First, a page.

The weekend before spring break, God declared openly to my heart that my life matters. Three days later, Jordan swept me up off the couch, as my fever burned my body into seizure, and I was diagnosed with sepsis, only to be wisked into the ICU with a blood pressure of 60/ 30, followed by a devastating double-lung collapse, and a sequence of miracles.
Twelve days later, Jordan picked me up from my horribly isolated stay in Welsey Woodlawn’s ICU, and drove me home on eerily empty roads. I stared out the window, in shock, as I observed what thirteen days before had been a heavily populated city of Wichita. Now, a week after spring break, it appeared as though spring had sprung and the apocalypse had occurred: Not only had the trees bloomed with white, pink, purple, and fresh green buds, but the streets were abandoned. Parking lots stood vacant, and not a soul was in sight. I joked with Jordan, asking if the rapture had taken place while I was trying to evade death in the equally empty ghost town of the hospital. A week or two later, they acutally closed Wesley Woodlawn in order to move all valuable care and supplies to the larger hospital for the “wave” that COVID-19 would wash in to our city.
The kids surrounded me with loving hugs when I precariously spilled out of the Mountaineer, and I tried to assimilate this strange, unfamiliar environment that was now our home:
My kids had transitioned to attending school outside of the home to being homeschooled at our kitchen table daily. Because there seemed to be no other way, Jordan had established a militant schedule, and the kids seemed to find comfort in the rhythms that daddy had established. Jordan’s location of work shifted during my absence as well. He now fulfilled his pastoral duties from home, as the church office had been closed as a result of the stay at home order now set in motion by the Kansas state legislature in response to the COVID-19 crisis.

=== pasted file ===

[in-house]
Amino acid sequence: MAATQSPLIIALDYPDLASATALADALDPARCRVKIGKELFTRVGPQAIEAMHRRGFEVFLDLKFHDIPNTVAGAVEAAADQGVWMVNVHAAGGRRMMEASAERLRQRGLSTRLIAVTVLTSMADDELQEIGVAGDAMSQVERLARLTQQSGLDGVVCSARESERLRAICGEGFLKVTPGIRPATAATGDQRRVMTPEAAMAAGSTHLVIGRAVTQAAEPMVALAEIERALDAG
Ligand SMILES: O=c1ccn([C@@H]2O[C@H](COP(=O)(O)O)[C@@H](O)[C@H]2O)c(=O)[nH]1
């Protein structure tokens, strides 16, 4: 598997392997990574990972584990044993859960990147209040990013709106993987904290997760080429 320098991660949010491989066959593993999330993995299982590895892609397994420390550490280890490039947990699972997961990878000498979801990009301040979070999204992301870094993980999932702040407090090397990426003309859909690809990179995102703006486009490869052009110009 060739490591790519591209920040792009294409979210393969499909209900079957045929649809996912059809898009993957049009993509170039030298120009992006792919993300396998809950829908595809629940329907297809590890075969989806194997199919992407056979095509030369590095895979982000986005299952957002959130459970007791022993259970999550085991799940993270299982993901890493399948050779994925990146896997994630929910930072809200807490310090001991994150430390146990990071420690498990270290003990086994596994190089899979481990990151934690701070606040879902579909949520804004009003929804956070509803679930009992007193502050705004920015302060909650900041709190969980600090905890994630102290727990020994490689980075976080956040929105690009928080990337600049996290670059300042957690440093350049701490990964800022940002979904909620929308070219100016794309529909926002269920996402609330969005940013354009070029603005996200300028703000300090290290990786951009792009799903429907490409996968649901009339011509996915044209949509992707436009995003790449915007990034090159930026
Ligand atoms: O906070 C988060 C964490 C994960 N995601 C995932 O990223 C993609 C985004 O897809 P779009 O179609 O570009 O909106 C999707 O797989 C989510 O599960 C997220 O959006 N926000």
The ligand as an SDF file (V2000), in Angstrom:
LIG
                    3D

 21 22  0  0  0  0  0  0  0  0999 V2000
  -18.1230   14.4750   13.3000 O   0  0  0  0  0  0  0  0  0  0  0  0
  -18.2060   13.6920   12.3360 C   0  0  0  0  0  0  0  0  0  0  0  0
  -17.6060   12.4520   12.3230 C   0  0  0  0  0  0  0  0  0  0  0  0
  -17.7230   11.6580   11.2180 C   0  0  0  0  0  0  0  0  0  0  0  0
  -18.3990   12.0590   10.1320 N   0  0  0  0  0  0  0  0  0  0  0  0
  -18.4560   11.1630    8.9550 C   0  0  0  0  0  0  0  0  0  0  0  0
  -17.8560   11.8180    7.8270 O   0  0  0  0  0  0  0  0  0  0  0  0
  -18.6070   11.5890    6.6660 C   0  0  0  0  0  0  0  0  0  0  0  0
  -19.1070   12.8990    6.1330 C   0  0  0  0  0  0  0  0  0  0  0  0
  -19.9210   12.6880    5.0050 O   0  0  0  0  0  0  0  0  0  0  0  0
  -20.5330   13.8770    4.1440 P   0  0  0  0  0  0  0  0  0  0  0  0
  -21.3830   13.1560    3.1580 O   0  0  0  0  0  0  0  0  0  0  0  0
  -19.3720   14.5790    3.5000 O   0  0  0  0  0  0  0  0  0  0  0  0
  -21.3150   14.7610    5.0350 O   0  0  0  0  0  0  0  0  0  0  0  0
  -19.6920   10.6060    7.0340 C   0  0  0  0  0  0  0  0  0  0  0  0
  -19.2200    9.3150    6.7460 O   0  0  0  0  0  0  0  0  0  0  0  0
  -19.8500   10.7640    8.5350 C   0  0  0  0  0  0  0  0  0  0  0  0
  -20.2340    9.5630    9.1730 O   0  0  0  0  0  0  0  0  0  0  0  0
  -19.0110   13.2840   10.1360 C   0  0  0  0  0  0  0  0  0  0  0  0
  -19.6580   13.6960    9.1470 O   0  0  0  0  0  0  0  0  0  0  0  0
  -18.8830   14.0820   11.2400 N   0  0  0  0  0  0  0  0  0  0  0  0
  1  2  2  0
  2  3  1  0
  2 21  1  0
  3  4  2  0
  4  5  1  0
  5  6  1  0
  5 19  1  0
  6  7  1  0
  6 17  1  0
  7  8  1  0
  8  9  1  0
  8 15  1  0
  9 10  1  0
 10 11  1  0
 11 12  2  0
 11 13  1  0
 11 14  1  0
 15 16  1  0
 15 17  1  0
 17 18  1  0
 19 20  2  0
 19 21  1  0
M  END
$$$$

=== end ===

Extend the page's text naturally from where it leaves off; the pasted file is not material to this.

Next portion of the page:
Coming home after medical trauma is always a strange and confusing transition. As I remember my experience after surgery and respiratory failure three years prior, I recall the sense of displacement upon my return home. During my nine-day stay in the hospital during lent of 2017, I straddled death, teetering between this side of eternity and heaven. I settled awkwardly back into the home of the mortal world, but the transition proved to be a painful adjustment.
This 2020 experience was so much more extreme than my experience three years prior. After three days in ICU, on Monday March 23rd, the hospital issued a lock down: No visitors allowed. Jordan, my husband, my beloved, could not sit there with me while I fought for my life. We had no way of knowing that I would survive. In fact, the doctors were pretty clear that the prognosis was bleak, but even with the reality of my potentially fatal prognosis, my husband was not allowed in the building to spend what could have been my final days with me. As I span my perspective out, I think of the many people who had similar experiences as ours, but who suffered through a much more devastating outcome. My only companions were the masked nurses and doctors, who looked over their masks at me with fearful eyes, their voices muffled by but another barrier that cut me off from the rest of the human population.